Recently I’ve gloried in the prose of some of my favorite female writers: Alice Munro, Paula Fox, Christine Schutt, Diane Williams, Kim Chinquee and Lydia Davis. The way they see men fascinates me.
Here is an excerpt from Davis’ novel The End of the Story. The narrator is talking about a younger man she had an affair with:
I wasn’t sure I would speak to him, because when I imagined it I was disturbed by the anger I saw in his face. Surprise, then anger, and then dread, because he was afraid of me. His face was blank, and stiff, his eyelids lowered and his head thrown back a little: what was I going to do to him now? And he would move back a step as though that really took him out of my range.” p. 7
Danger is all around in this passage, but the female character is seen as the aggressor, though the man is clearly afraid that his not loving her anymore will throw her into a rage and he lives by looking over his shoulder.
In Alice Munro’s story ‘Hired Girl,’ the narrator describes Mr. Montjoy, the owner of an island resort she is working at one summer:
His blustering was often about things that he had misplaced, or dropped, or bumped into. “Where the hell is the-?” he would say, or “You didn’t happen to see the-?” So it seemed that he had also misplaced, or failed to grasp in the first place, even the name of the thing he was looking for. To console himself he might grab up a handful of peanuts or pretzels or whatever was nearby, and eat handful after handful until they were all gone. Then he would stare at the empty bowl as if that too astounded him. p. 241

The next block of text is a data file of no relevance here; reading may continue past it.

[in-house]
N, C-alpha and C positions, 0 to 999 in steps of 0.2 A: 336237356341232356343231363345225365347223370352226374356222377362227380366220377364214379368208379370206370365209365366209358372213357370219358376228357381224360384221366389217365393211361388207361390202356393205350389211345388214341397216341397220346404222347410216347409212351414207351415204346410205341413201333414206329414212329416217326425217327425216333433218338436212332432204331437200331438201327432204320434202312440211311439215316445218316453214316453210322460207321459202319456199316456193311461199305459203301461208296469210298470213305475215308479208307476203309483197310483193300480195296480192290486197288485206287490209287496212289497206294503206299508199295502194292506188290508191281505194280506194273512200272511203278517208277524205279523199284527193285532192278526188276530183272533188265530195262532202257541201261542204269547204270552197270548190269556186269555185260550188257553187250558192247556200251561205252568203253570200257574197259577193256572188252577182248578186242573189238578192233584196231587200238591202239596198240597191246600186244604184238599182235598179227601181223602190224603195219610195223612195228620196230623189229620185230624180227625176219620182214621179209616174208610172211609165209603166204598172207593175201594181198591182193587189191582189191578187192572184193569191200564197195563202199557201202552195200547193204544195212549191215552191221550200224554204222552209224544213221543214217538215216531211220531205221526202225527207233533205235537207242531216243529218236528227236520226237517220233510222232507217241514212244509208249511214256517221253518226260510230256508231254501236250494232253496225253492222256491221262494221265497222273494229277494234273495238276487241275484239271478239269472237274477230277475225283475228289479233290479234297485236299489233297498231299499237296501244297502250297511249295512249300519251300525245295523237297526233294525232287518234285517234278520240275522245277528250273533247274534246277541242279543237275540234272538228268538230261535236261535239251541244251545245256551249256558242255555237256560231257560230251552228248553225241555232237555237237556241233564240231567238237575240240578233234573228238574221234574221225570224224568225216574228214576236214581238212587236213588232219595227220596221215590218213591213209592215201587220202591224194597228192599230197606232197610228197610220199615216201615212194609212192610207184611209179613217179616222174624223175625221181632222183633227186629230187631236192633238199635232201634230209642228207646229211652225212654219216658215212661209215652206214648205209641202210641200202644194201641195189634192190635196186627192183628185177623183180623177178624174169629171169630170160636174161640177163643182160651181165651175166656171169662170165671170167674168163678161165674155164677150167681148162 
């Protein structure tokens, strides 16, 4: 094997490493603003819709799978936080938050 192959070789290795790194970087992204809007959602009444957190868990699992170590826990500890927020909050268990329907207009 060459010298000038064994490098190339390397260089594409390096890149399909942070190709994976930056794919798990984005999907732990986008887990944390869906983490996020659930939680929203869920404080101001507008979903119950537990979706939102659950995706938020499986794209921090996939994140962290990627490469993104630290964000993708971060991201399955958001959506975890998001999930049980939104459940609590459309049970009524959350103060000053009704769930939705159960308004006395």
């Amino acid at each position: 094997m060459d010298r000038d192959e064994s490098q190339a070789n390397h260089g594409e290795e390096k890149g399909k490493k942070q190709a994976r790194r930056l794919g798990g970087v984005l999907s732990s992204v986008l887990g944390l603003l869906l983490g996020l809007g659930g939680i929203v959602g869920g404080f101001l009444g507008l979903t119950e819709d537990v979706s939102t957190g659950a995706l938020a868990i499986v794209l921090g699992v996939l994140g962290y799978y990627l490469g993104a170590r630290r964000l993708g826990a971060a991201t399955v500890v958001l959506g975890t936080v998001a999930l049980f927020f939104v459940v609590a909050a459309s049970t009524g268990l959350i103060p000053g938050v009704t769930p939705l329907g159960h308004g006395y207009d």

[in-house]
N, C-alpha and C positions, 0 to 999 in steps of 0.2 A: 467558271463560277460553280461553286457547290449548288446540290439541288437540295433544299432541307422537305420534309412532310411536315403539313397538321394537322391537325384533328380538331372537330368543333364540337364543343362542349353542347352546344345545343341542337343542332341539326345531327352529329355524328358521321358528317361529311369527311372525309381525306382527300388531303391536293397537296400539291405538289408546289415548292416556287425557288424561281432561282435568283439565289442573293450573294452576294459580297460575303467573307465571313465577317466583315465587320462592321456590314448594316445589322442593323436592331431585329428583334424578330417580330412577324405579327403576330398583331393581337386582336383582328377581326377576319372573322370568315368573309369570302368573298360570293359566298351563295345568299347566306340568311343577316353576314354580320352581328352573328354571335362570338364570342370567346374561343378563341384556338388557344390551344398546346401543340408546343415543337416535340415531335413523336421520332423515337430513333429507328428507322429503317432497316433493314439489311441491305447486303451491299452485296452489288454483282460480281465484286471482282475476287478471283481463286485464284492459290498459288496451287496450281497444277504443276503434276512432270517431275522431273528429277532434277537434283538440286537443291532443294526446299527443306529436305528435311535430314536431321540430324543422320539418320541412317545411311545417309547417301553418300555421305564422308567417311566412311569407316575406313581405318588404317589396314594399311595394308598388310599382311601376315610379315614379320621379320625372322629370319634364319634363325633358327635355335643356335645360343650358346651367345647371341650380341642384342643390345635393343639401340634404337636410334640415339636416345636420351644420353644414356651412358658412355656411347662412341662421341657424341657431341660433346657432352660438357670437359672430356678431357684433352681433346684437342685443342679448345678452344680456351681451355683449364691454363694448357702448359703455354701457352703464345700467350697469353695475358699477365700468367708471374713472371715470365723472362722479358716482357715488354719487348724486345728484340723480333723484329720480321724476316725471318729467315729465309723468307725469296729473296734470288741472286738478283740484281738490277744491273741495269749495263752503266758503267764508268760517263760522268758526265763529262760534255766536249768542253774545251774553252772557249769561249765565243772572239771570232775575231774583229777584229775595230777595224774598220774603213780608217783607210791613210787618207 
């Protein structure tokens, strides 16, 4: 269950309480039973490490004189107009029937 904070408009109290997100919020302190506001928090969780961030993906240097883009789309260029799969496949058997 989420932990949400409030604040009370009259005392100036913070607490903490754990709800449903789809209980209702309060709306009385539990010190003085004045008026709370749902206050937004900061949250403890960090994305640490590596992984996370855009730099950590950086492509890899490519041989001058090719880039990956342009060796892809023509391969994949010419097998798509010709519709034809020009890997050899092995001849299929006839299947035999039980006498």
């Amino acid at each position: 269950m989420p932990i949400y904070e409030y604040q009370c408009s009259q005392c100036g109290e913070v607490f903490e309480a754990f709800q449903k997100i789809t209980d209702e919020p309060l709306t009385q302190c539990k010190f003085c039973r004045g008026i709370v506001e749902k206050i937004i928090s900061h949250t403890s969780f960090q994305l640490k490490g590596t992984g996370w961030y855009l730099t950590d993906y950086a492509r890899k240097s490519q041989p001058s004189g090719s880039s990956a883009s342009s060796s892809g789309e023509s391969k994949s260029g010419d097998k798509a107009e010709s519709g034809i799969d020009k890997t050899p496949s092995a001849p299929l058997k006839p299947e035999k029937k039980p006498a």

Here, a powerful, rich man is seen as a buffoonish, perplexed, unable. How he has ever risen to such a station in life is a wonder.
Finally, near the end of Desperate Characters, Paula Fox goes into the mind of Otto Bentwood as he looks at his sleeping wife Sophie:
He knew she must be awake. But he would not speak her name. He would not say anything at all. Sometimes, over the years, that had happened, his not wanting to talk to her. It didn’t mean he was angry. But sometimes…he simply didn’t want to talk to her. It was a very deep feeling, a law of his own nature that, now and then, had to be obeyed. He loved Sophie-he thought about her, the kind of woman she was-and she was so tangled in his life that the time he had sensed she wanted to go away from him had brought him more suffering than he had conceived it possible for him to feel. p. 144-5
There is no obfuscation in this passage, no mystery or metaphor, no wasted word, the pattern is simple. In all the books and stories I have read no other writer has described the darker corners of my experience as a man in relation to women so well as the paragraph above.
Can women see men more clearly? What about in your own writing. Do you shy away from one gender? Would you not put a story in a woman’s voice if you are a man? Vice versa?